It only took us - what, two hours to wait out Adventure Boy while he cavorted on the roof, not wanting to come to the beach with us - despite knowing full well he'd be likely to get both fish and chips and an ice-cream when we got there - unless we caved and gave him the money to buy diamonds for a computer game. Two hours later - after we'd got out the picnic blankets and moved from the car to the front lawn - he finally said yep, I'm ready to go.

And when we arrive of course he loves it, and is so happy playing on the flying fox with his sister, long after night has fallen - that he won't leave...

We wander the shore, jump off the fishing platform into the currents of Pumicestone Passage, scoff fish and chips, build sandcastles and maybe see dolphins (or maybe floating wood).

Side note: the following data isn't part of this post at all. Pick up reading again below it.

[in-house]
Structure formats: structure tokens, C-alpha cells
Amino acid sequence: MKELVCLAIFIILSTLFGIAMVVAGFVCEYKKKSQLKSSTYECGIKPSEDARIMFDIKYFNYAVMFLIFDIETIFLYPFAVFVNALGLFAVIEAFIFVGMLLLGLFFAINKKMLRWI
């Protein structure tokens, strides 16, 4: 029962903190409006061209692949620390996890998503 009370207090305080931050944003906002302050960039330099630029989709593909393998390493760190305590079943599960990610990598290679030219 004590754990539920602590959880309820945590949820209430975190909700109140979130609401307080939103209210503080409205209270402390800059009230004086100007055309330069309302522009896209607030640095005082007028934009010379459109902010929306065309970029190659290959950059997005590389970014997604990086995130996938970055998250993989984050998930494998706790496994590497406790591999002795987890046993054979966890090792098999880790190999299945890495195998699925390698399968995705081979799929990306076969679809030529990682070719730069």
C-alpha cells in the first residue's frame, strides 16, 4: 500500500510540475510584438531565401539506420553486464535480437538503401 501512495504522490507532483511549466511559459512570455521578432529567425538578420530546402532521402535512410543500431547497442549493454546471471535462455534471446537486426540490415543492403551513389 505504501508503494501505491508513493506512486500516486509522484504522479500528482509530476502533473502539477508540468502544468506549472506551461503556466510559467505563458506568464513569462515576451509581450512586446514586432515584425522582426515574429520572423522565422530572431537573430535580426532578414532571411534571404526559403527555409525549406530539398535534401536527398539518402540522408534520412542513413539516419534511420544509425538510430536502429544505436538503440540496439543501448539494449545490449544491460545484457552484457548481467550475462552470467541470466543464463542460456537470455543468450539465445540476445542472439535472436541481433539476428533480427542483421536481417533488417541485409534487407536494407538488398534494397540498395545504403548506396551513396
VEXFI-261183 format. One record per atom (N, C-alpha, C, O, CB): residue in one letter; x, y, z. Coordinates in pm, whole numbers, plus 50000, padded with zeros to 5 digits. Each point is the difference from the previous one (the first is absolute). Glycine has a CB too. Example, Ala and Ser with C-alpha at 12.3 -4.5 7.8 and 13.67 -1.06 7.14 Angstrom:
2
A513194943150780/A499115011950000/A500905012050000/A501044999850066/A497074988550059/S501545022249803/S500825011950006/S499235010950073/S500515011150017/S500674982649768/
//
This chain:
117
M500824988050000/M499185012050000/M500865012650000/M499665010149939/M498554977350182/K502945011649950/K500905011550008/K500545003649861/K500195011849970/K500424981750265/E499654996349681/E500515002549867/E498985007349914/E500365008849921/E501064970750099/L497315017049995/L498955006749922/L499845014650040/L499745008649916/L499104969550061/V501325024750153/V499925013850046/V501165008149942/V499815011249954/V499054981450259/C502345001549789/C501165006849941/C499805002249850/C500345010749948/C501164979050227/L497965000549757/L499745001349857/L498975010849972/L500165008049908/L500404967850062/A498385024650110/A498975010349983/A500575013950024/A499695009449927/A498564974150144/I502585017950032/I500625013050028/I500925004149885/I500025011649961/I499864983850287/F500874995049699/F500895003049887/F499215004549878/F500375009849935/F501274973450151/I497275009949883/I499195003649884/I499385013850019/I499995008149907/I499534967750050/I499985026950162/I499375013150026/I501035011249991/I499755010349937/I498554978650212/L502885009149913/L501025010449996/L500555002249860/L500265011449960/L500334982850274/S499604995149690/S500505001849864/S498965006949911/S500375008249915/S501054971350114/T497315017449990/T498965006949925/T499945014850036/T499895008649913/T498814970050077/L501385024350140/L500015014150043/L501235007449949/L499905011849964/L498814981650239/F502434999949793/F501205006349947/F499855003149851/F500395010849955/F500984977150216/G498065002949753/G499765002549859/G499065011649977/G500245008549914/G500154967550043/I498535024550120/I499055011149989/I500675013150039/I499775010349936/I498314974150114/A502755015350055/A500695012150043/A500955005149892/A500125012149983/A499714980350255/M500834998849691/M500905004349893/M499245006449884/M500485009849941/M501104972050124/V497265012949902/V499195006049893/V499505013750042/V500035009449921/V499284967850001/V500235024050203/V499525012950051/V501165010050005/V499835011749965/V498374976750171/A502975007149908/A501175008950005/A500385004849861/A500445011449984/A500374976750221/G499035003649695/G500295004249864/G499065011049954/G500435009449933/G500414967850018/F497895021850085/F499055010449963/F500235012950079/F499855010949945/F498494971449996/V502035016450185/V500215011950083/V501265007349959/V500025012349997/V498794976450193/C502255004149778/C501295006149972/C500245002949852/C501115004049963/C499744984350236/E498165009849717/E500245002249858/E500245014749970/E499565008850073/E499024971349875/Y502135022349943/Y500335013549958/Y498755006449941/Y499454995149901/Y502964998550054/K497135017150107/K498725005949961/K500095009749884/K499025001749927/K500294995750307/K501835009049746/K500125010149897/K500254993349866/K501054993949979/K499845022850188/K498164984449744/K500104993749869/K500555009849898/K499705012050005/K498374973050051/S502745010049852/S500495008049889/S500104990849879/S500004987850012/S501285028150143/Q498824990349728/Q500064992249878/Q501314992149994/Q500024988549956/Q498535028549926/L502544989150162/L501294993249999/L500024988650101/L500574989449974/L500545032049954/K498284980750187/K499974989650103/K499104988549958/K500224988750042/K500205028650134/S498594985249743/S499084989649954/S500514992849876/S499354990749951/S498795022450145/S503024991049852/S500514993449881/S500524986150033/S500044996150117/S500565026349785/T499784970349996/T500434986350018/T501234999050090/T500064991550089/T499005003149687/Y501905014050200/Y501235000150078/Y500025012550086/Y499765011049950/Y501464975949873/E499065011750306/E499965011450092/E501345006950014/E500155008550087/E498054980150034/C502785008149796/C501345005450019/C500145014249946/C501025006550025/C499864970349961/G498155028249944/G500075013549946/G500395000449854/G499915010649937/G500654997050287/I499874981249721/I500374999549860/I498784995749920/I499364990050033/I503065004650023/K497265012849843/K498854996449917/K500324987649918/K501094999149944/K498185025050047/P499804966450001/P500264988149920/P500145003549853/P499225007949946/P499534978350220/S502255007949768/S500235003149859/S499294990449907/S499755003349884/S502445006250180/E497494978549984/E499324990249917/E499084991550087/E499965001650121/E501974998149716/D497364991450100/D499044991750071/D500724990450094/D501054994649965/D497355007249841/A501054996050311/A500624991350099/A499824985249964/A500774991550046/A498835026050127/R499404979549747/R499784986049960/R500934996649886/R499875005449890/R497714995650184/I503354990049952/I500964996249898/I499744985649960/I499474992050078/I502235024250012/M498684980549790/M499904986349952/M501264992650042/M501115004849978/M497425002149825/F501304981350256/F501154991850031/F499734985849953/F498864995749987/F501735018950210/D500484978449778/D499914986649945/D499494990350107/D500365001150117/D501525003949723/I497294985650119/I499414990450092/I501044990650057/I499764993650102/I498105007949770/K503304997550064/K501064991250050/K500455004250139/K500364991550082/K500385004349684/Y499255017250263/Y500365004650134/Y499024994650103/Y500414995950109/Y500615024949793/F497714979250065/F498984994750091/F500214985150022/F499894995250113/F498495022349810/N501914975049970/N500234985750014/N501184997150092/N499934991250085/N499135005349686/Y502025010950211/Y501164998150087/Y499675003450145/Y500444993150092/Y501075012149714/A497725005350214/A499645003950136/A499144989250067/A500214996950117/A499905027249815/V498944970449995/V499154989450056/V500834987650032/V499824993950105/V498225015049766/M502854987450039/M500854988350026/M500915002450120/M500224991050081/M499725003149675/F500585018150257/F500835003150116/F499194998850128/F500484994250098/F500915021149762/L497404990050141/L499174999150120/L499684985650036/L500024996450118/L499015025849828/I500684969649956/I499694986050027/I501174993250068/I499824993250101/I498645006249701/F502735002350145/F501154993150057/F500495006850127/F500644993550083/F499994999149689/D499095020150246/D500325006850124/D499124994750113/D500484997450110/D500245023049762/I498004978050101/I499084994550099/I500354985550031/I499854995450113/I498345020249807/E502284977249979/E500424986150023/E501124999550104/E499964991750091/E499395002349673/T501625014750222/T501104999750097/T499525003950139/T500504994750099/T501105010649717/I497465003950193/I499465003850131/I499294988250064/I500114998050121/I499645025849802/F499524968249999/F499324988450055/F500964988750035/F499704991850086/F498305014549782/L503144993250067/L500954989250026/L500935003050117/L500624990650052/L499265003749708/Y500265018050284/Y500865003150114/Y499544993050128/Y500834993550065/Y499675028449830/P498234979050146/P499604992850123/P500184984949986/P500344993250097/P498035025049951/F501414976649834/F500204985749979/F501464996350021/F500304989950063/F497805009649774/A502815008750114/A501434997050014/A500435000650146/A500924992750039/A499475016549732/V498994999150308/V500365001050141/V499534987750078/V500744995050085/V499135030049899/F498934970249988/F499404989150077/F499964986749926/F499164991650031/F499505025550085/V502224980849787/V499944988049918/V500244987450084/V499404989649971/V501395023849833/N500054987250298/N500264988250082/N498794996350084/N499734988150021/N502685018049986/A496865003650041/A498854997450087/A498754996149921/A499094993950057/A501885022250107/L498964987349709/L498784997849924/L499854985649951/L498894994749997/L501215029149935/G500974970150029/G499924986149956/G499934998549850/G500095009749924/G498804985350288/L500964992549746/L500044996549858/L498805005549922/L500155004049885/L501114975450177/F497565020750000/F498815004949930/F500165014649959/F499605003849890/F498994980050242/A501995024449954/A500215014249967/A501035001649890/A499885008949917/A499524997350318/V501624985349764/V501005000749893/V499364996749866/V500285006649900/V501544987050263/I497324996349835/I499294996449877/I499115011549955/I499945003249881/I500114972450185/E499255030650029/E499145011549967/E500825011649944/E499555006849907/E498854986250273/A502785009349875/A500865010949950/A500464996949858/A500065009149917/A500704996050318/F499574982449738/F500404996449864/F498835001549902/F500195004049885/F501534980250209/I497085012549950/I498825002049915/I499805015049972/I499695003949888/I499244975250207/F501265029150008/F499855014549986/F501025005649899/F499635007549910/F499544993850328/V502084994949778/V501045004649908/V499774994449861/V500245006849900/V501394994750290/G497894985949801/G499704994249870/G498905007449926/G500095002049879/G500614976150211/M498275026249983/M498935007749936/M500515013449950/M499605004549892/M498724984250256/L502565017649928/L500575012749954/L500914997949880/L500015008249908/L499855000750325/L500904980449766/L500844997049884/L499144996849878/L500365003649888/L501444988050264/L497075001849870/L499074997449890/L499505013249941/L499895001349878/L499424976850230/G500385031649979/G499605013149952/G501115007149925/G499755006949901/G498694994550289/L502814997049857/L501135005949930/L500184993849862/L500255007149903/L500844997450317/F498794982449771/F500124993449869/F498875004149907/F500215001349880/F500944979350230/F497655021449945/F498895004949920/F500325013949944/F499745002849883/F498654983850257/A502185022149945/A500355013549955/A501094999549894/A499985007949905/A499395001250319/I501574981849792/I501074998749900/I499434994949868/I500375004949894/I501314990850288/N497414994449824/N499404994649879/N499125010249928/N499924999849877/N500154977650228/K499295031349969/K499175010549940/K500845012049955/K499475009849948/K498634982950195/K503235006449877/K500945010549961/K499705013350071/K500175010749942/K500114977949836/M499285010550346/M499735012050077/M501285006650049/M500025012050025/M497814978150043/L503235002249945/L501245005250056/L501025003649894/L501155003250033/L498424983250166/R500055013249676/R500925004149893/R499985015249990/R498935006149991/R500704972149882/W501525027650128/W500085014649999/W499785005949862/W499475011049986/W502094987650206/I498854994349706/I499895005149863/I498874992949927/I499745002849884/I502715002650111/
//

And then the sun sets behind the delicate formations of the Glasshouse Mountains, the light softened with rain.

Rain. Sea. Island. Birds. Flight.

We drive back in the dark with the gentle falling rain and the heaters on - still in wet bathers, but content. Solace for another hectic week.






 (Giggle Bear ran into the edge of a door frame chasing balloons with her sister. The doorframe won.)


 Wonder-Girl is so proud of her sitting. As yet she's only commando-crawling - fast - but real crawling is so close.